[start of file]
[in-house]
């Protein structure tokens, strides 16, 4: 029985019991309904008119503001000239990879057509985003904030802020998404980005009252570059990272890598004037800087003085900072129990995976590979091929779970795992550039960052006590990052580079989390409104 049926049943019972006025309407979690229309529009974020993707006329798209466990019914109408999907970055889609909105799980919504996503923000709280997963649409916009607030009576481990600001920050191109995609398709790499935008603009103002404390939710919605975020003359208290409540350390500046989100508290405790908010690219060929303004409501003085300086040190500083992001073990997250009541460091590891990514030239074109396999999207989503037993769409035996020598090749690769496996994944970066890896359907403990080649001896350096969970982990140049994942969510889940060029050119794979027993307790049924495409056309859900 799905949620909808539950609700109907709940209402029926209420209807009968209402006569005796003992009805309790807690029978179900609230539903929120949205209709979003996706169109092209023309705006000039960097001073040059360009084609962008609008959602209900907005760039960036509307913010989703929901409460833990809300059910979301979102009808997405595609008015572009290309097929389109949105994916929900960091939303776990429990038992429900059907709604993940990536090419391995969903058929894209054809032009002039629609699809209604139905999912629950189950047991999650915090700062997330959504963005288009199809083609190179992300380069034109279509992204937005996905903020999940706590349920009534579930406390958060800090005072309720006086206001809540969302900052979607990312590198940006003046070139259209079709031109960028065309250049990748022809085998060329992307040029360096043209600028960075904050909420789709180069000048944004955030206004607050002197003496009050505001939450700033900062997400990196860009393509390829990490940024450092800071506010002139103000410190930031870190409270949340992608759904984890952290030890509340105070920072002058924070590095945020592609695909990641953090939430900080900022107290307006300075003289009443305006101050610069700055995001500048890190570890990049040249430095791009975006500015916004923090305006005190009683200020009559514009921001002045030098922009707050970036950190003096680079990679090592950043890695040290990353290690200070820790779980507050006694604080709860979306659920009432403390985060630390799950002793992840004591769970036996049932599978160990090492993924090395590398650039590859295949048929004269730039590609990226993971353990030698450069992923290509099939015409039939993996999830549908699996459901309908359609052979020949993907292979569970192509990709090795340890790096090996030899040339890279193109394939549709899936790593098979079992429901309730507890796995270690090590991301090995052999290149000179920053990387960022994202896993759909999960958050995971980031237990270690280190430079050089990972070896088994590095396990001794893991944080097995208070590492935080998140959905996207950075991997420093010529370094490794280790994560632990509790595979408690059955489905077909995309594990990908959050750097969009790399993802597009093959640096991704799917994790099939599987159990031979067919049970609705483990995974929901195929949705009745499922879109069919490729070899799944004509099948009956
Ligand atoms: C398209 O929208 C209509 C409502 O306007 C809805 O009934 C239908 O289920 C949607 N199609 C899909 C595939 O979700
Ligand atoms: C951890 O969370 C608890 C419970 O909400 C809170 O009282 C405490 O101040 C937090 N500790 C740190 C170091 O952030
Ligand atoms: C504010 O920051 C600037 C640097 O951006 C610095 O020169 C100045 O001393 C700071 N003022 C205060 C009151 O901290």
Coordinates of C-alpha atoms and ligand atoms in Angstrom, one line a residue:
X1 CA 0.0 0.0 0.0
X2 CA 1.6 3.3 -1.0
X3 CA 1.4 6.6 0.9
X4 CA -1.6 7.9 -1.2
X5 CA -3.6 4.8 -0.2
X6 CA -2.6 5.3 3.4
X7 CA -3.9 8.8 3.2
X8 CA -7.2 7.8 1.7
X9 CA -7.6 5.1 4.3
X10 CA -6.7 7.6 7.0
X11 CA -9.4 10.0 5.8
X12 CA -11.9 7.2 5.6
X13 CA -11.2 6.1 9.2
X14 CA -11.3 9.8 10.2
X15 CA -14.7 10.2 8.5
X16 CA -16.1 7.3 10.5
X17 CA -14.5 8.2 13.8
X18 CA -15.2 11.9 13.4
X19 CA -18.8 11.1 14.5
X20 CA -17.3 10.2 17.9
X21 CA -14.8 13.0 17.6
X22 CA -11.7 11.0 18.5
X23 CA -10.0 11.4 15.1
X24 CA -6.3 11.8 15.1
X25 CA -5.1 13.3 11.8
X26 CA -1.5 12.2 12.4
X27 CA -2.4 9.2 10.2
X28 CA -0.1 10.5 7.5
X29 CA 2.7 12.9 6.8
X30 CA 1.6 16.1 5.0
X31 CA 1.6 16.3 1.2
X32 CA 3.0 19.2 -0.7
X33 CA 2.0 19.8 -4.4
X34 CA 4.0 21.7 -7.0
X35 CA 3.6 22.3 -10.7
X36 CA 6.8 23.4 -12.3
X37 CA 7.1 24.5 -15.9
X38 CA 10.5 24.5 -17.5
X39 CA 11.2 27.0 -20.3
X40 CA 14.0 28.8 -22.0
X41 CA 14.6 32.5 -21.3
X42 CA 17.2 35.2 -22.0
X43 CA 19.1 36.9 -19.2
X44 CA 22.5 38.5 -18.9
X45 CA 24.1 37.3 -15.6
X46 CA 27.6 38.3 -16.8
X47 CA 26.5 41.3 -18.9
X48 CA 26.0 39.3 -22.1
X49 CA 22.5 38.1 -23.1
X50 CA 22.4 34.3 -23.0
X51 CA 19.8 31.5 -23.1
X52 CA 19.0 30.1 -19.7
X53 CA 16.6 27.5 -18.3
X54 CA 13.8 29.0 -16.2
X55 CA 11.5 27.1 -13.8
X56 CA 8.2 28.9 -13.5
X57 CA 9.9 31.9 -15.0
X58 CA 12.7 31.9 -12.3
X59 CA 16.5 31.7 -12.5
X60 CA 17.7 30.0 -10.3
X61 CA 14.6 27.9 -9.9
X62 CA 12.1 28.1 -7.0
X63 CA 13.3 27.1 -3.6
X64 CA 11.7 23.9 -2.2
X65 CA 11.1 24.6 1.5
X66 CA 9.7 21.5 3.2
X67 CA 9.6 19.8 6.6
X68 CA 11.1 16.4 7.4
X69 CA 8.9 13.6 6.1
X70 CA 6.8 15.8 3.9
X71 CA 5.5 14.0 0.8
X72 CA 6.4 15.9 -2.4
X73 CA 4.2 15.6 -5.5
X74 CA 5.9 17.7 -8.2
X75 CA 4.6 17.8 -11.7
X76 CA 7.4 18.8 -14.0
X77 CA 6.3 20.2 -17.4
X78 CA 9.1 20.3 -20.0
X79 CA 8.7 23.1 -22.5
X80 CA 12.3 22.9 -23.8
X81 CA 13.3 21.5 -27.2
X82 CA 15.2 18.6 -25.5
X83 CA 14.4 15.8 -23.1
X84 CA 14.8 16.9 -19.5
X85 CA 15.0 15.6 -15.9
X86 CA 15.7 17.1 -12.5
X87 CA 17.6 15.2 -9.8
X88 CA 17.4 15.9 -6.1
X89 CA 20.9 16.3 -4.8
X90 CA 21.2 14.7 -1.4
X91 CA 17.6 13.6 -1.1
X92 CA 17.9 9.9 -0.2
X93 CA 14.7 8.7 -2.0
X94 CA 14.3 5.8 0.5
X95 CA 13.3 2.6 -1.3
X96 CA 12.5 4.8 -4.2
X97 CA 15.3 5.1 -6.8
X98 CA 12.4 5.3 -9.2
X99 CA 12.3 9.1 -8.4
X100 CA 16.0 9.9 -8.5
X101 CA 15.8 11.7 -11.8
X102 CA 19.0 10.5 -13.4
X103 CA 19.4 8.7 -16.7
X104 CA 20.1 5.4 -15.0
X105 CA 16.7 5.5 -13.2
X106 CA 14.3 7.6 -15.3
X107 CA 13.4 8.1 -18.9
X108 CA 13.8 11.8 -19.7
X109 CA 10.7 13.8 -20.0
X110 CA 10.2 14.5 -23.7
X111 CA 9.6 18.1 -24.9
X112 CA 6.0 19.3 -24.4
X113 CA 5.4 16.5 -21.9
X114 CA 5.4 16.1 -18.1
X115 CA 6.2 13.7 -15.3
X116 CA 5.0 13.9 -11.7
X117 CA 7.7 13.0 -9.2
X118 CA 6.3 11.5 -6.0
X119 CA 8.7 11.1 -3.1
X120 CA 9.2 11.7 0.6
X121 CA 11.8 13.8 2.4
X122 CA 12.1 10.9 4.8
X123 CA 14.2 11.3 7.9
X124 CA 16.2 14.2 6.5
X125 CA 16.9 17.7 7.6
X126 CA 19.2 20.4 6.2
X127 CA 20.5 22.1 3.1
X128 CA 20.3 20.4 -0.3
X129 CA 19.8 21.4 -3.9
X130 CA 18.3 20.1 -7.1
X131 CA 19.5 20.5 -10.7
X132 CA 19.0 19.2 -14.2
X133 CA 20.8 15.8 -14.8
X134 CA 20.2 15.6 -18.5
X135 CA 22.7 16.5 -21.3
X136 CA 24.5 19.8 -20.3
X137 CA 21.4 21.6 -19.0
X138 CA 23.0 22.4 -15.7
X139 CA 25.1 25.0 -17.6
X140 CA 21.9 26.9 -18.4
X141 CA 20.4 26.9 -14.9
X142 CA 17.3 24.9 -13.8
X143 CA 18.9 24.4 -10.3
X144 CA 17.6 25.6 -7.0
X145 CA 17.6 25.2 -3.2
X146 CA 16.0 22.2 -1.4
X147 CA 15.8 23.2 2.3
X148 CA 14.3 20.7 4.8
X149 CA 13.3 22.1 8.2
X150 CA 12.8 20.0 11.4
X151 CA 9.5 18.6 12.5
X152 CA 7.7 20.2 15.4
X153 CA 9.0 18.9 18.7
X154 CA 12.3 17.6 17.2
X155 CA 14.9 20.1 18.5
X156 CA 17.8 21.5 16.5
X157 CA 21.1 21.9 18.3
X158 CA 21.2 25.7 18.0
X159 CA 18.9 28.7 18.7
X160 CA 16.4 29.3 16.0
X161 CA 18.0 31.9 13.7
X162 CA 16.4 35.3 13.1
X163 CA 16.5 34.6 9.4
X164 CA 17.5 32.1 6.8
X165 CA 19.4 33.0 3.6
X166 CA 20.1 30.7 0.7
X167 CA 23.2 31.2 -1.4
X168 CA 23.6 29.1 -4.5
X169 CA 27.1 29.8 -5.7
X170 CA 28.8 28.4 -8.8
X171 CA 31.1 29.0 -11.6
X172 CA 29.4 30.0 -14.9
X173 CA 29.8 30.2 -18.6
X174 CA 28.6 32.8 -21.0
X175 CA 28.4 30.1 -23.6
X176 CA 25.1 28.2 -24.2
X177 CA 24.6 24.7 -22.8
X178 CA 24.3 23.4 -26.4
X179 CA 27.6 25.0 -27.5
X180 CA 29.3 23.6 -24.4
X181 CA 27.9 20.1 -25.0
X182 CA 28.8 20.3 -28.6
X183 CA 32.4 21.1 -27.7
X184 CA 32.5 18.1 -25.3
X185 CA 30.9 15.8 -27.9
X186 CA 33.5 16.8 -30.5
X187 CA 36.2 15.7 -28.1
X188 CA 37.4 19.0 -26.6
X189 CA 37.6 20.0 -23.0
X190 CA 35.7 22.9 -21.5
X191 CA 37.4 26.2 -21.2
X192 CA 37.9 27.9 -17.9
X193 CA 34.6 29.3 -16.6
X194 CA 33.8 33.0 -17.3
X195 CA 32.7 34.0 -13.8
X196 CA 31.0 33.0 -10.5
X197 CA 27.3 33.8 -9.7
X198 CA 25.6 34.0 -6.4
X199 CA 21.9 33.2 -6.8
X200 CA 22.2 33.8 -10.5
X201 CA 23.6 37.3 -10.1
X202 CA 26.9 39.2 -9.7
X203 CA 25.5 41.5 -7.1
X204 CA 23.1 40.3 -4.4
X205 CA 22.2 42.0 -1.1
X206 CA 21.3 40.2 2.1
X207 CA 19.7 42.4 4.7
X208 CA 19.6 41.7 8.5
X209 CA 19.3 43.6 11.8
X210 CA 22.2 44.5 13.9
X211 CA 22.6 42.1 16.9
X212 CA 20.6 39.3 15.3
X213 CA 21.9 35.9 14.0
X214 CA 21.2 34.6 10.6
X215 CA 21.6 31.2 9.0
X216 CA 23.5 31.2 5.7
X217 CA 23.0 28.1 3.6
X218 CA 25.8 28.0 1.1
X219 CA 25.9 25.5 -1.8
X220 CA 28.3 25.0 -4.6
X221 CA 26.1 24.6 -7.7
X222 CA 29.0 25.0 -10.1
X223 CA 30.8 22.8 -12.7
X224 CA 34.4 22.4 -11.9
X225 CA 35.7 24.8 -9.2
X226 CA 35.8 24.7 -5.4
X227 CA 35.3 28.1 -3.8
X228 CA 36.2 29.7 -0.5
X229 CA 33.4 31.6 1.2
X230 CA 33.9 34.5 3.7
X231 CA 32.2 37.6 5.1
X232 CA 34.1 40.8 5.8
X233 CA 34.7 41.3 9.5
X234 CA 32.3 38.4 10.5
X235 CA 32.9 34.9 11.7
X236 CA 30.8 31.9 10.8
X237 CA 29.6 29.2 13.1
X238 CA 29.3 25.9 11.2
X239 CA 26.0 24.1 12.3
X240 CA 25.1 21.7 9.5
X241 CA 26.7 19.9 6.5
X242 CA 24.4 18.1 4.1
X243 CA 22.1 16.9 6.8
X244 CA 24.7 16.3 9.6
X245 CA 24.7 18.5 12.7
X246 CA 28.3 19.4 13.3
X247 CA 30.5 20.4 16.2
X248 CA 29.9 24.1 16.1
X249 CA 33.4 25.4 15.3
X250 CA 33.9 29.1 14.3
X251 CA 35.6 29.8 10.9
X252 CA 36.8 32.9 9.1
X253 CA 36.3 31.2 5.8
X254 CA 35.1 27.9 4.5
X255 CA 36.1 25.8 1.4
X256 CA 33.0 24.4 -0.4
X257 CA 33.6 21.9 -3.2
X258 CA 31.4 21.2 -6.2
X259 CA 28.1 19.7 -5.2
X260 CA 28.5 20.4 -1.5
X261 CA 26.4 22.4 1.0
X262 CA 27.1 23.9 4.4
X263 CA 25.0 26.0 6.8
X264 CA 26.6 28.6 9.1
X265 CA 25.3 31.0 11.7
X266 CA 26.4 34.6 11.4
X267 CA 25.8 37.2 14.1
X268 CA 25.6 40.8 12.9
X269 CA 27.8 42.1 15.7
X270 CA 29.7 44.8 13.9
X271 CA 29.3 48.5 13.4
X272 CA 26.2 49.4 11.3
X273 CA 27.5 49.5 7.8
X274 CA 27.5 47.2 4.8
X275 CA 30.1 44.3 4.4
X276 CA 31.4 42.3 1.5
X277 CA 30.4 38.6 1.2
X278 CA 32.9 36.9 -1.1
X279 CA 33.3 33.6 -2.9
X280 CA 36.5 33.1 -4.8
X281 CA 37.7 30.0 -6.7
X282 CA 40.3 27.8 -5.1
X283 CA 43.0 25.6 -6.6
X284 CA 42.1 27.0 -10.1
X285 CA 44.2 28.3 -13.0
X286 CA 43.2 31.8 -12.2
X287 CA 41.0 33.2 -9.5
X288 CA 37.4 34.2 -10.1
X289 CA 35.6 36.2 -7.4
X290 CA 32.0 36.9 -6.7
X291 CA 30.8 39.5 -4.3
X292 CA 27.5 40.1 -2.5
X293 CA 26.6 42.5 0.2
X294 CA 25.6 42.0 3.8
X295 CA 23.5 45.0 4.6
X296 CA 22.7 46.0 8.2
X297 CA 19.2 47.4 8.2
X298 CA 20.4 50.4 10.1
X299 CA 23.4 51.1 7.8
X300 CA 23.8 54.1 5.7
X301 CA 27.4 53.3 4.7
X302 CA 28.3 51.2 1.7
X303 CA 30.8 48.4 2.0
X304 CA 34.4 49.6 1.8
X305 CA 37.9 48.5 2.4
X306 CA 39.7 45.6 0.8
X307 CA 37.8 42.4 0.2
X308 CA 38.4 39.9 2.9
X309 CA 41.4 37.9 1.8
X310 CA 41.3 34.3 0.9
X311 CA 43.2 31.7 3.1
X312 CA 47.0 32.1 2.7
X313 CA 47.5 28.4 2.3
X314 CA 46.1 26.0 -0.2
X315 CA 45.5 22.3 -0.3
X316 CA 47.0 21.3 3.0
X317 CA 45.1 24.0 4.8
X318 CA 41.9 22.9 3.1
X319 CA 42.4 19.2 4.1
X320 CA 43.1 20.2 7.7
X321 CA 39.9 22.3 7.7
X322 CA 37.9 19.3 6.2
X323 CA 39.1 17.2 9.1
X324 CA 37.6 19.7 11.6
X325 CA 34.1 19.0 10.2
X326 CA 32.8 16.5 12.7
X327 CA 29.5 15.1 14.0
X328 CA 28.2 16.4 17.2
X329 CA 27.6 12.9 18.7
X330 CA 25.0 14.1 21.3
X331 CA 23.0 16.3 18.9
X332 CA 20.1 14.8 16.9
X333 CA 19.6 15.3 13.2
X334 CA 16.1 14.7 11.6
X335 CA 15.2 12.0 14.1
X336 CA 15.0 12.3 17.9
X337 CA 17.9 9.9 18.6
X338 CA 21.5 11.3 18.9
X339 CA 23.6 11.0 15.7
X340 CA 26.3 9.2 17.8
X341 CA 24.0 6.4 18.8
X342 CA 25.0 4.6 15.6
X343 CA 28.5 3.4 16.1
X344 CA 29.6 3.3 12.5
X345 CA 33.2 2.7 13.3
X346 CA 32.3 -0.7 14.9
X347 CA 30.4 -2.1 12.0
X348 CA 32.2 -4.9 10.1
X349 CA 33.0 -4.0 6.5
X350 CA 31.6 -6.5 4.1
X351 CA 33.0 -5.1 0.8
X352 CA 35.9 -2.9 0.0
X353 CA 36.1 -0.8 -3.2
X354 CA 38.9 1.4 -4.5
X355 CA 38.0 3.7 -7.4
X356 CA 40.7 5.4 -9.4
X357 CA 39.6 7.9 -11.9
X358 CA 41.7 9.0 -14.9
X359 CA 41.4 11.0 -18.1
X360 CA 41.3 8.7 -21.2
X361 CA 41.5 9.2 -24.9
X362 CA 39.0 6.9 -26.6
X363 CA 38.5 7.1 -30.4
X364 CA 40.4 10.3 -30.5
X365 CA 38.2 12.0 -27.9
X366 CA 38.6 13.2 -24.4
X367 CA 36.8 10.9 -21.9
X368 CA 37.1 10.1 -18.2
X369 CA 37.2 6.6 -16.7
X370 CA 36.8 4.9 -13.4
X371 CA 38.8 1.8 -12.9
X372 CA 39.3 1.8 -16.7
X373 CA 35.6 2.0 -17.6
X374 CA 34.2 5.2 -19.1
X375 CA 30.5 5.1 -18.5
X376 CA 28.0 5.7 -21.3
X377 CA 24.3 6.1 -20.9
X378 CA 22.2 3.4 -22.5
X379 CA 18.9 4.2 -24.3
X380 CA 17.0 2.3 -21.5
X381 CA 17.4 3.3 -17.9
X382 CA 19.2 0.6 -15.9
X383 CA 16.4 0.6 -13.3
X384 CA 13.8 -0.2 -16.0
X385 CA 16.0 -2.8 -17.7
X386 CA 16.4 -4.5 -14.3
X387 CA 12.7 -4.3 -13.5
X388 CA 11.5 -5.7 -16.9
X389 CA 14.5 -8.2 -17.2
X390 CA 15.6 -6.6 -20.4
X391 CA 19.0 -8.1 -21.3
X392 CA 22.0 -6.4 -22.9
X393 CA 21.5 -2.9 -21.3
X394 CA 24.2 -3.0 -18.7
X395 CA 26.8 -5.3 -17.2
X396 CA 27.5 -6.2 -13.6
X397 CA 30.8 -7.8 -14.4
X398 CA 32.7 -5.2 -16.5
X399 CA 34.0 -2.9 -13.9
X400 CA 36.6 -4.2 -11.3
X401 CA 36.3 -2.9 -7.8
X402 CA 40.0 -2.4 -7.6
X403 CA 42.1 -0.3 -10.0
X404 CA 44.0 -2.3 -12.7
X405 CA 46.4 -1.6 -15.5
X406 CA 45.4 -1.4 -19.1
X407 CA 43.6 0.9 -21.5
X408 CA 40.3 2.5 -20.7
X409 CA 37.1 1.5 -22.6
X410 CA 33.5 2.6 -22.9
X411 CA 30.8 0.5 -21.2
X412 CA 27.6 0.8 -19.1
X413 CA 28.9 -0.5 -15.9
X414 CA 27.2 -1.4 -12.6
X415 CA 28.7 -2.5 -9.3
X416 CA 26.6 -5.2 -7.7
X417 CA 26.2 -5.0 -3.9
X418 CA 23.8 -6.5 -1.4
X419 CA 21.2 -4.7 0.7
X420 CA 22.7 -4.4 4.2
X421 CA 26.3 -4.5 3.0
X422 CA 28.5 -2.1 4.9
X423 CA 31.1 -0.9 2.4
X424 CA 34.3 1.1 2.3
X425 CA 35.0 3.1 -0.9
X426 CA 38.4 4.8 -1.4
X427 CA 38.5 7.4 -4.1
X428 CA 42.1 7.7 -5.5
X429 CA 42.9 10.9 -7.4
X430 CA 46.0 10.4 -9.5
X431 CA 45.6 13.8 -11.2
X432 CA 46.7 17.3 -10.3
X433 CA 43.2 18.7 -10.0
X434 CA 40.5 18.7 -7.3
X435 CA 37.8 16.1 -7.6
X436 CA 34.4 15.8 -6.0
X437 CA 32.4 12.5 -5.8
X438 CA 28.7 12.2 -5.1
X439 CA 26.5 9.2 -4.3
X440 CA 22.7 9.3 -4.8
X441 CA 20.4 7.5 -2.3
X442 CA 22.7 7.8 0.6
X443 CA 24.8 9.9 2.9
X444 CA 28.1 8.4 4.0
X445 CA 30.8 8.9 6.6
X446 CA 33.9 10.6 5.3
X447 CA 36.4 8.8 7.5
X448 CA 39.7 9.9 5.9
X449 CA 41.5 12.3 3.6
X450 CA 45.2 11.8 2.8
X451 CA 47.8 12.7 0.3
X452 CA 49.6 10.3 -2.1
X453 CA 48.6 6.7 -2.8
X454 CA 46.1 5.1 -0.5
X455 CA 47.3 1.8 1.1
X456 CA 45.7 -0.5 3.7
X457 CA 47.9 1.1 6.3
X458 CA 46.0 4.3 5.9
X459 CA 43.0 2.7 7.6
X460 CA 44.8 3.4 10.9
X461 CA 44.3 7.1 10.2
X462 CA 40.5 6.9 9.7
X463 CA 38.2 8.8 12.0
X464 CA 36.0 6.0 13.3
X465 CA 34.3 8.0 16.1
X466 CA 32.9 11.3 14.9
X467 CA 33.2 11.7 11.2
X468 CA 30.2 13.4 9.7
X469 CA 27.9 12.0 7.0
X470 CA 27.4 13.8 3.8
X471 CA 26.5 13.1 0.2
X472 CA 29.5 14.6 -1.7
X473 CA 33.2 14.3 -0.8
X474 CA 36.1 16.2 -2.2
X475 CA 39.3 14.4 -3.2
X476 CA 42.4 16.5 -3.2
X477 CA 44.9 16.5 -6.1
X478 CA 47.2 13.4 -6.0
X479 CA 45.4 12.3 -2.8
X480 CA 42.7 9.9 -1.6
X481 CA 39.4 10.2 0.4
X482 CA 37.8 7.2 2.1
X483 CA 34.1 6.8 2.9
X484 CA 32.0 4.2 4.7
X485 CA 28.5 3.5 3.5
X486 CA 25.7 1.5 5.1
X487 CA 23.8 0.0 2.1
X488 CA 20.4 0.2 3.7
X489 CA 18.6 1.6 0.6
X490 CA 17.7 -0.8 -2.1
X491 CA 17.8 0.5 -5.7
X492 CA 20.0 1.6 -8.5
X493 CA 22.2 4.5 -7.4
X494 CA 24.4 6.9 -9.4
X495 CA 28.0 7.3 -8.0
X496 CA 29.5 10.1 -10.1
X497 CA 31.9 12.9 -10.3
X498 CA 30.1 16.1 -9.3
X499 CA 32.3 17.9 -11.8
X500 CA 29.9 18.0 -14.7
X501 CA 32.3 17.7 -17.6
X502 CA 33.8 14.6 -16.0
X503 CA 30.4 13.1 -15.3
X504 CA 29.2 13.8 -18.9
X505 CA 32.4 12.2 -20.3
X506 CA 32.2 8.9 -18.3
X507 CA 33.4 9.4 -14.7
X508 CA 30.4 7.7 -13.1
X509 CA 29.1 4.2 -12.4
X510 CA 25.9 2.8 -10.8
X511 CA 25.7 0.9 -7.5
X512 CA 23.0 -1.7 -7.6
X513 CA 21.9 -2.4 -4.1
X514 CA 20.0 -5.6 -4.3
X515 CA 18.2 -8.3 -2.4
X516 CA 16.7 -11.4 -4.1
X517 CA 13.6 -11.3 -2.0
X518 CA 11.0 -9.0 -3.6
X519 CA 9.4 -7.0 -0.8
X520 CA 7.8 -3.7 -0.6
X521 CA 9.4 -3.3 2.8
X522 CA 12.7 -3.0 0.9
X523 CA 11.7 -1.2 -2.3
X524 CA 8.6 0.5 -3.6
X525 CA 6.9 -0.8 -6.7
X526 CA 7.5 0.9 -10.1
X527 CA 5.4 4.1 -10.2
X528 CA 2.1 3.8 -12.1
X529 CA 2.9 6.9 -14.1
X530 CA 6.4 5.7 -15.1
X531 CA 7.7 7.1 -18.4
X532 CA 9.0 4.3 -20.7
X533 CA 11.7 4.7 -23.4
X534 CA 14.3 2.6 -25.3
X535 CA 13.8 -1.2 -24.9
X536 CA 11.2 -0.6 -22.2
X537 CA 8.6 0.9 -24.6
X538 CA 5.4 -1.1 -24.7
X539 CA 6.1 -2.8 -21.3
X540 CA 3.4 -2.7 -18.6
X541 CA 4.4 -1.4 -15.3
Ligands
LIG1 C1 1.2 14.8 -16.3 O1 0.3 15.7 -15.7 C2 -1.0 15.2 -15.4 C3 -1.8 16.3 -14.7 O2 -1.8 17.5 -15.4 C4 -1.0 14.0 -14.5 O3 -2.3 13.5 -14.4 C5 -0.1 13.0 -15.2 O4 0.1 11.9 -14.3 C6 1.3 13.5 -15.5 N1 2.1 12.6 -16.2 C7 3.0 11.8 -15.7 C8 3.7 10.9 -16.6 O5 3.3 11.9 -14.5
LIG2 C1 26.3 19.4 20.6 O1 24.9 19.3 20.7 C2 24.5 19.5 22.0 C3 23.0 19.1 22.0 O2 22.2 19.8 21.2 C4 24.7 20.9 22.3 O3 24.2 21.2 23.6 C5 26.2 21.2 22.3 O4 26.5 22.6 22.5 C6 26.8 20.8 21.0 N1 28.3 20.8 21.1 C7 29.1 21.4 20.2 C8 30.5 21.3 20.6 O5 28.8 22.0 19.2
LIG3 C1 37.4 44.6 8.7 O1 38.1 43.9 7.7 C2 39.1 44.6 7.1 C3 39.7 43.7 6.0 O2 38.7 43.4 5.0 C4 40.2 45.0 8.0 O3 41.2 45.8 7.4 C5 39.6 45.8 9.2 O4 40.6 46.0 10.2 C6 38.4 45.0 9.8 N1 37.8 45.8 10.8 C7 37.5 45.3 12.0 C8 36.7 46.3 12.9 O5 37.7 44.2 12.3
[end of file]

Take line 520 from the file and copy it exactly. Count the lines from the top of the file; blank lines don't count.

X514 CA 20.0 -5.6 -4.3